Second pain point is cost of doing business and particularly cost of ingredients. We’ve created a buying group we help  companies buy in group and get access to discounts. The third point is access to the business and knowledge of the market place And finally access to working capital. By helping companies get through the first three pin points what we’re doing is de-risking an investment process so we also connect companies to potential investors. If people are interested in learning more about LA Prep they can go to  And if people would like to learn more about Food Centricity they can go to

PHIL: Recently opened in Lincoln Heights, L.A Prep is ready for business with more than 50 commercial prep zones!

L.A. Prep Launches 56,000 Square Foot Food Incubator in Lincoln Heights

Eater Los Angeles

by Farley Elliott Apr 7, 2015, 10:57a @overoverunder

One of the biggest recent boons to California’s growing cottage food industry is L.A. Prep, a highly anticipated Lincoln Heights warehouse space that’s been converted into more than 50 commercial prep zones for home cooks and bakers looking to make the next leap forward. After more than a year of red tape wrangling and construction, L.A. Prep officially opens today.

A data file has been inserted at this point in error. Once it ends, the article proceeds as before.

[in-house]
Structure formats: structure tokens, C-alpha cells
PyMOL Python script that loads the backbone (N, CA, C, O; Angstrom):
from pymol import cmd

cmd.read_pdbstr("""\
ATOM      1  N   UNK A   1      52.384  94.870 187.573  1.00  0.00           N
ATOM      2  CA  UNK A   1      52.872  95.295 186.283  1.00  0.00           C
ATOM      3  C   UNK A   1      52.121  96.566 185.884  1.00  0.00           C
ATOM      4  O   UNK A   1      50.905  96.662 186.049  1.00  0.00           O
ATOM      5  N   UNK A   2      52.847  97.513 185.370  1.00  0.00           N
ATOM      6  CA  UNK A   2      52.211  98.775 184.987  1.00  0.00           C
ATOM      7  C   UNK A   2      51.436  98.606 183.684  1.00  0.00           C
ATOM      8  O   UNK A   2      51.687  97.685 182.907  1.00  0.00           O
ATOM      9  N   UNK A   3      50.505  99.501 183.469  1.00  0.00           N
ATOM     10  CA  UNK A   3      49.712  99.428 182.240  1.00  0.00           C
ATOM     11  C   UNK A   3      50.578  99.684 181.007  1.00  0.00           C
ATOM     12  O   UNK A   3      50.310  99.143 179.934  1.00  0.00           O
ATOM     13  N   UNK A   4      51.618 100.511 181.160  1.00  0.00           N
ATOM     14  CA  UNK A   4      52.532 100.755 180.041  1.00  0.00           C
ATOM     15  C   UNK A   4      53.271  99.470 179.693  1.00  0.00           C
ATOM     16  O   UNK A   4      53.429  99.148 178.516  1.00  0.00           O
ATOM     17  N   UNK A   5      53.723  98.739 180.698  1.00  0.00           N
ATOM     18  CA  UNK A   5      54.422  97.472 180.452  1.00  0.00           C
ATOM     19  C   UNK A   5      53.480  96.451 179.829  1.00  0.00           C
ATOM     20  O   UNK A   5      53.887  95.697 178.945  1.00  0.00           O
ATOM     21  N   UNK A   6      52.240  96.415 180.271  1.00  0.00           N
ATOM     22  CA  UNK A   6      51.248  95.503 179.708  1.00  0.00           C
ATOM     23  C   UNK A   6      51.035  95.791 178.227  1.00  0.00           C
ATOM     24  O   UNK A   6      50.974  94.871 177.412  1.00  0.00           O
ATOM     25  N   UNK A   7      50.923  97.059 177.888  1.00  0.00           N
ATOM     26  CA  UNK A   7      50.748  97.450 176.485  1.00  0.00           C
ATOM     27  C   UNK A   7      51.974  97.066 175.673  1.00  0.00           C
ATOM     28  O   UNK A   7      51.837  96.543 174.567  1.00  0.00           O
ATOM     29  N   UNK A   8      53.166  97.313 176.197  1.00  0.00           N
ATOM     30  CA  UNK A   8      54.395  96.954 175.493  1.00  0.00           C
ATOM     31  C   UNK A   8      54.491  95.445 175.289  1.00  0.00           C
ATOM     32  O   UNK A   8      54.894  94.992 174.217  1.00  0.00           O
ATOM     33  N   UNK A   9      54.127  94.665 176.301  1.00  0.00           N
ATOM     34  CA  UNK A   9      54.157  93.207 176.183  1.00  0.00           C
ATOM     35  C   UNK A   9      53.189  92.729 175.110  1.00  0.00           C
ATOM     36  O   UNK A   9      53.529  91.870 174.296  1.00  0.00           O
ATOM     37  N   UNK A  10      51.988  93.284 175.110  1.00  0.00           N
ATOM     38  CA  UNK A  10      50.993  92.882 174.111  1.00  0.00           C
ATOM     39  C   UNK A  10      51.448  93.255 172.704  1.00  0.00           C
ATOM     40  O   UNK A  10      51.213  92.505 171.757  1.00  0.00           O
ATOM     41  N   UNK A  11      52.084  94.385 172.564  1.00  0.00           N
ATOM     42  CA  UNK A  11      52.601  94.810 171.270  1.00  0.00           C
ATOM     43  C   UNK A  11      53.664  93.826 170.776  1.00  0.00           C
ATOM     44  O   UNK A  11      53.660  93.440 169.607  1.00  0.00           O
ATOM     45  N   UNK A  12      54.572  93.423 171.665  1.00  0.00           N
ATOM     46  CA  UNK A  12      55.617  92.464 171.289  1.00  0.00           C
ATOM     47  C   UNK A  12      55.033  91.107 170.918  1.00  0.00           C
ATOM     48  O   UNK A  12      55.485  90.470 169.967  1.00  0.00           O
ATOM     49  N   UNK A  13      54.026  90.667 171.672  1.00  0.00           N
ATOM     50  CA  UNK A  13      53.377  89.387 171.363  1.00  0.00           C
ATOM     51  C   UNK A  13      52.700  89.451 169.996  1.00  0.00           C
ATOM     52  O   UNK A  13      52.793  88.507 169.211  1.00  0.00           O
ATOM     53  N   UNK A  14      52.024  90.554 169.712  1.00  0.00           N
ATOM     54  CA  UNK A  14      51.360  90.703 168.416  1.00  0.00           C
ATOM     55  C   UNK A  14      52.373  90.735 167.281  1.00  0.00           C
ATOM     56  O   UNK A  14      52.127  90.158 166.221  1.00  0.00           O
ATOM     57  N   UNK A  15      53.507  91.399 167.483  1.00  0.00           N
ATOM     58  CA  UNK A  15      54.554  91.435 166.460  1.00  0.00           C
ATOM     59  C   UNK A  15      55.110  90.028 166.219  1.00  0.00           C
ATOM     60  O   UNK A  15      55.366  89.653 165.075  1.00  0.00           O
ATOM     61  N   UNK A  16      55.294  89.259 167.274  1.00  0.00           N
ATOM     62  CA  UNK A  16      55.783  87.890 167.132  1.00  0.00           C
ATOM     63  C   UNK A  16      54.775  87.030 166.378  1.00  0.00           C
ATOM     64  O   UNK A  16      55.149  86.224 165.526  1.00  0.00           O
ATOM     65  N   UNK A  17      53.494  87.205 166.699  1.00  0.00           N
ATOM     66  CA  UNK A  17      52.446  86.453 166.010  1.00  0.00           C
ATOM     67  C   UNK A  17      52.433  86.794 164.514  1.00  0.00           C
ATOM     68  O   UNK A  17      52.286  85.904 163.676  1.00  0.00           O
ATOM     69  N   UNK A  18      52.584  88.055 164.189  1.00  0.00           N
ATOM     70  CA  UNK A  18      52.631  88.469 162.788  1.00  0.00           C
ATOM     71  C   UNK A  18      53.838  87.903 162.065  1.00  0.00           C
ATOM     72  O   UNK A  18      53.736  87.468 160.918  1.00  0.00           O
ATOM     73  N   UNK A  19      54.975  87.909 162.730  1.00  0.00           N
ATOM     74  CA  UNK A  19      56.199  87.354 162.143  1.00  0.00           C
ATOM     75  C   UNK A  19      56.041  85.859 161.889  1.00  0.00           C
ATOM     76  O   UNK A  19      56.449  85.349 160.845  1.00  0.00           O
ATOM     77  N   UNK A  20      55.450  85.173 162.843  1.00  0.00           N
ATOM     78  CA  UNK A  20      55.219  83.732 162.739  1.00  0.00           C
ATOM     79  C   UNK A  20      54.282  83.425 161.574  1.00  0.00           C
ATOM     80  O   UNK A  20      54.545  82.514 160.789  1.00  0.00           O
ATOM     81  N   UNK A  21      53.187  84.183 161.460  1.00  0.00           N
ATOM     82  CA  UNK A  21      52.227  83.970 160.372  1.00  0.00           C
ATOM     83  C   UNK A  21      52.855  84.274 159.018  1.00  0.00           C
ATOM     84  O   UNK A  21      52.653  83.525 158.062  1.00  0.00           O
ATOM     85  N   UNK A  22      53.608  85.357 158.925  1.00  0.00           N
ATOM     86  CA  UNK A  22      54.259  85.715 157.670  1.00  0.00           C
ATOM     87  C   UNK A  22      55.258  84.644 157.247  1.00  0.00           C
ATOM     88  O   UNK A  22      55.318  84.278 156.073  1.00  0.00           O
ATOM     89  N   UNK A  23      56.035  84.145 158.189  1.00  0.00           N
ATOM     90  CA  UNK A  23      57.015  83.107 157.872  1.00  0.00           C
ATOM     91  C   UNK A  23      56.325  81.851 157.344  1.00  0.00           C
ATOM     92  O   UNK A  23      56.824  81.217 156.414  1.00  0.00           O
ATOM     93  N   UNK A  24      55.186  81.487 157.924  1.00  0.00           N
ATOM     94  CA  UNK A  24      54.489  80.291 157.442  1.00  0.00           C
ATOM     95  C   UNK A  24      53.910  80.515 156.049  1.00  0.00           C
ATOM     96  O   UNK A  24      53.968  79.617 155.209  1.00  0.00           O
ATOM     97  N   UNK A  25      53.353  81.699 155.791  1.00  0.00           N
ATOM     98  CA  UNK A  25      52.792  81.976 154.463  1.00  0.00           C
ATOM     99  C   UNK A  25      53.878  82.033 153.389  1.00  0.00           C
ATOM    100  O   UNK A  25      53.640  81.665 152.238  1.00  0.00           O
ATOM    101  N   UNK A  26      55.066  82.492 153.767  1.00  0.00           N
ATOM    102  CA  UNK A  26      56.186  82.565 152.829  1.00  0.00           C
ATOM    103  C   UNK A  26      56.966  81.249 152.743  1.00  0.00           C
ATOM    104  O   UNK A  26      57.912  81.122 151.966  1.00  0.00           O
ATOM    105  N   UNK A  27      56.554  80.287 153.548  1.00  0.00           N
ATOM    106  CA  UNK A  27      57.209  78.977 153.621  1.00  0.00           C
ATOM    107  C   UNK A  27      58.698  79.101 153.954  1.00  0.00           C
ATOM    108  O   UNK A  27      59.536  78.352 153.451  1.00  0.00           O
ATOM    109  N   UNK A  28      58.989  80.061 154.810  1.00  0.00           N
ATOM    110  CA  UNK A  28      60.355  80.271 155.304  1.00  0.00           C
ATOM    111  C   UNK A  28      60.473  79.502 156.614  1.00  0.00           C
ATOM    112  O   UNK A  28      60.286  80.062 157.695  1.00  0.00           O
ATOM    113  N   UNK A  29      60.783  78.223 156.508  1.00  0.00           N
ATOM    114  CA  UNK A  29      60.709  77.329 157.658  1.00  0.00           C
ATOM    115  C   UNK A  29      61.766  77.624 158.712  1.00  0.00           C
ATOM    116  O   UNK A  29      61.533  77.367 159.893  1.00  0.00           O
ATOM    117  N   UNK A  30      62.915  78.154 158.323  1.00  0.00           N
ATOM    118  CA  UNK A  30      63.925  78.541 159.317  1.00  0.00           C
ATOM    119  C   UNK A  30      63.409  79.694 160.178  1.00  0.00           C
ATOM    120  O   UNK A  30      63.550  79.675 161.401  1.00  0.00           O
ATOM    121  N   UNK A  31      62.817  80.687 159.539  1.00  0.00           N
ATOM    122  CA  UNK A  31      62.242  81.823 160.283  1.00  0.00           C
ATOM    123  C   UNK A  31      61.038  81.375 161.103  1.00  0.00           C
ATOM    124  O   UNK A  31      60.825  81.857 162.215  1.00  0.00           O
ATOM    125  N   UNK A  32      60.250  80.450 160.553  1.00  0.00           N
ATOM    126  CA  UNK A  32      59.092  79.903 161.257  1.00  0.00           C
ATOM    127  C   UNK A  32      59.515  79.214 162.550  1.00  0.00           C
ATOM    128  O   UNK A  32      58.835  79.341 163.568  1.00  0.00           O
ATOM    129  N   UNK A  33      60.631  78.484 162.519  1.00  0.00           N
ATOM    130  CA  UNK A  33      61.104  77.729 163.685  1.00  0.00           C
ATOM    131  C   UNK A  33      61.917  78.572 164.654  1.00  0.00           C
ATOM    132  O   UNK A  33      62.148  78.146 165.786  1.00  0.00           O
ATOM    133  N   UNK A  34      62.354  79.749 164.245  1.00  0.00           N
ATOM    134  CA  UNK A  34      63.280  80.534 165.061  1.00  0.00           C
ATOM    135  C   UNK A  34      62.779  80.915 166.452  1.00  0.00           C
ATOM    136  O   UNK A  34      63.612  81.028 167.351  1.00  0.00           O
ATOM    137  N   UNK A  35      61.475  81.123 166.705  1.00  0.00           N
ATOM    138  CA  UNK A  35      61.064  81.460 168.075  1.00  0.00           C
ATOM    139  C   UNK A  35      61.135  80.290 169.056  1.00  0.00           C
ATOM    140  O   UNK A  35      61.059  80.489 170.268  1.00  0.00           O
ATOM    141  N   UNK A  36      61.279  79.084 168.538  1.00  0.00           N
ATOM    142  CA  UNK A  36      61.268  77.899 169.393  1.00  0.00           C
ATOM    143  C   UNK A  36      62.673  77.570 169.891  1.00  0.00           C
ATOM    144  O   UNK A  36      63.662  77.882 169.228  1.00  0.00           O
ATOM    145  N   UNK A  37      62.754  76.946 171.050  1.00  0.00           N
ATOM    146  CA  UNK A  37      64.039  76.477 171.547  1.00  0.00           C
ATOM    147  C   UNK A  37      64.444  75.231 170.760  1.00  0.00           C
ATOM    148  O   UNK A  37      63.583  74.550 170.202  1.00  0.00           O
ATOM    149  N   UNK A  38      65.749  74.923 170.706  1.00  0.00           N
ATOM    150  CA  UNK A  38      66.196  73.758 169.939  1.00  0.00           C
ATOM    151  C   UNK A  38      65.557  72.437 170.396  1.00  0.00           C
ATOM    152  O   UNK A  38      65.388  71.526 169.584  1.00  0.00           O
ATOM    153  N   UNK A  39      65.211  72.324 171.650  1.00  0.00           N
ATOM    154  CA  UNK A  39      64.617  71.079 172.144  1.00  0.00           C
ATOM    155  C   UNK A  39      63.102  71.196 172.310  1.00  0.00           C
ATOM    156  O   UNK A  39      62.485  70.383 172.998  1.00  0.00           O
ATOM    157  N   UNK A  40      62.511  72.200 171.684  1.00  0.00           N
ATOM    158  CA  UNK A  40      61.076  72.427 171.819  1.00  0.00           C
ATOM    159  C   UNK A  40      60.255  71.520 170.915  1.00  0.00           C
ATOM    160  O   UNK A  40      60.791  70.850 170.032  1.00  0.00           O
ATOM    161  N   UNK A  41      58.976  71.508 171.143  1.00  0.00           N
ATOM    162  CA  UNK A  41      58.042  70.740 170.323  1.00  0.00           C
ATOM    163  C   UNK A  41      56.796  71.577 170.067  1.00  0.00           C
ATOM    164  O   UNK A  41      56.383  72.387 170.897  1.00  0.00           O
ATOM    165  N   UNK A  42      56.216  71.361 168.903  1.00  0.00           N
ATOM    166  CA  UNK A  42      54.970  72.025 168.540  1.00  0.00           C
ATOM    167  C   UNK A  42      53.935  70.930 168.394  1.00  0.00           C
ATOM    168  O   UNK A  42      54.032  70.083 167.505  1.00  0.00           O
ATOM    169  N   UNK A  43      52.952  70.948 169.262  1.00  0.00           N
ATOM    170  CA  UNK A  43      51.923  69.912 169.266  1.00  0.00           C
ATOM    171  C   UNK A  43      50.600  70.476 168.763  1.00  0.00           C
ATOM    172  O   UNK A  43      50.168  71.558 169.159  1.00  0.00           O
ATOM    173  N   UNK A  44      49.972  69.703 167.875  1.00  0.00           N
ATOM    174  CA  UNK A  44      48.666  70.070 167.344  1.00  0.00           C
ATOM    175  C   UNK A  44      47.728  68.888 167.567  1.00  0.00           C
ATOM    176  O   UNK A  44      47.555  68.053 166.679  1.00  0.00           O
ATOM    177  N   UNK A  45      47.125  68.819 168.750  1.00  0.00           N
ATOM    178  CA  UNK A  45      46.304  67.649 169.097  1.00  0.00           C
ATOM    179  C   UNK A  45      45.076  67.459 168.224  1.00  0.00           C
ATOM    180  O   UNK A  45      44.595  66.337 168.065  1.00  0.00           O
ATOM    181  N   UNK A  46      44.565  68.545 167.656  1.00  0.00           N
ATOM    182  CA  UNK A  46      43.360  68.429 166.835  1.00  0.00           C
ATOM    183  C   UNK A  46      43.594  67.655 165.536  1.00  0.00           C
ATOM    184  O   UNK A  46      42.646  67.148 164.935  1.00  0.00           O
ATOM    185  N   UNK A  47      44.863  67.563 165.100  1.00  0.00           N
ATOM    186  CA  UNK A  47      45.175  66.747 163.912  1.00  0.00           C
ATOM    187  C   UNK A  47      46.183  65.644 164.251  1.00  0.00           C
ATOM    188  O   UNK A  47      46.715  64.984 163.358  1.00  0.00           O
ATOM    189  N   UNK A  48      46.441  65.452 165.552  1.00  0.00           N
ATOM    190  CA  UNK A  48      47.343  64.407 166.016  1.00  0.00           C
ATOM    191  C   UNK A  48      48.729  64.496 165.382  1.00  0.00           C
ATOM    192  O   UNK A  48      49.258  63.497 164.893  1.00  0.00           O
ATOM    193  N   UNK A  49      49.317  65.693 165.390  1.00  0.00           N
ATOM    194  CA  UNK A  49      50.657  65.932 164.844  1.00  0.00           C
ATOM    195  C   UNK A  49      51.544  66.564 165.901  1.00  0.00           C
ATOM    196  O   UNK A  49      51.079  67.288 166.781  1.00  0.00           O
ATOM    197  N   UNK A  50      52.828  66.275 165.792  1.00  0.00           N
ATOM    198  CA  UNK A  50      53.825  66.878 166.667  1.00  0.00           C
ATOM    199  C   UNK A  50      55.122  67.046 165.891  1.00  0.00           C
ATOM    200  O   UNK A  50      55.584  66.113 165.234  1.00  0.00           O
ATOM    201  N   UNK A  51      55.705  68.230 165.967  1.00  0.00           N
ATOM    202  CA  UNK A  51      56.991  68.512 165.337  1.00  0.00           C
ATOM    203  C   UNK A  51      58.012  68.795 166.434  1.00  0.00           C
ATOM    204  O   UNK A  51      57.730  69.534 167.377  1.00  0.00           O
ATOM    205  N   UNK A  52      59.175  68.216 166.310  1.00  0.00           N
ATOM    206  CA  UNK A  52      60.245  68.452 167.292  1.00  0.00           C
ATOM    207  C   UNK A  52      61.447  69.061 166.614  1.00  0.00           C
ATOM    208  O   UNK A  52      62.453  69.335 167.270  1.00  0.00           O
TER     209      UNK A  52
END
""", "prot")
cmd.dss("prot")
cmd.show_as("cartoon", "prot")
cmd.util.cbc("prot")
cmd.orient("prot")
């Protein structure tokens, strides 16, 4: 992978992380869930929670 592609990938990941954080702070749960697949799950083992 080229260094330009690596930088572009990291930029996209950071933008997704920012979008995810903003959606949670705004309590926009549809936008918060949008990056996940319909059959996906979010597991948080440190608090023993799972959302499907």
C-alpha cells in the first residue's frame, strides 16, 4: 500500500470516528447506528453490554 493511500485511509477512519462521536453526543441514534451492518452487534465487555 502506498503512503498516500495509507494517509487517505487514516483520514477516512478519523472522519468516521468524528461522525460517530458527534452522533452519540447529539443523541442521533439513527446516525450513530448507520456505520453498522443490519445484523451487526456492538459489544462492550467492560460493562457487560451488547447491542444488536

The 56,000 square foot space was built by L.A.'s Civic Enterprise Development team, and is meant to be a functional mix of personal kitchen and community areas. Workers can lease their own space for whatever project they have in mind, like producing artisanal semolina pastas or canning or bread making, while sharing walk-in space and other communal kitchen access. Rent isn’t cheap of course, but for lots of home goods makers it’s the only way to grow beyond the four walls of their personal kitchen and into a larger retail market.

Places likes these are commonly known as food incubators, though L.A. Prep styles itself as more of a place for mid-level companies who already have a small foothold in the market, and want to take the next step forward. As a result, the space comes fully coded by the city and will feature a USDA inspector for any of the butchers on site. Anyone leasing space on site also has access to L.A. Prep's cadre of business professionals and advice-givers, who can help navigate all of the behind-the-scenes paperwork (tenants work to earn their own permitting from the L.A. County Department of Public Health).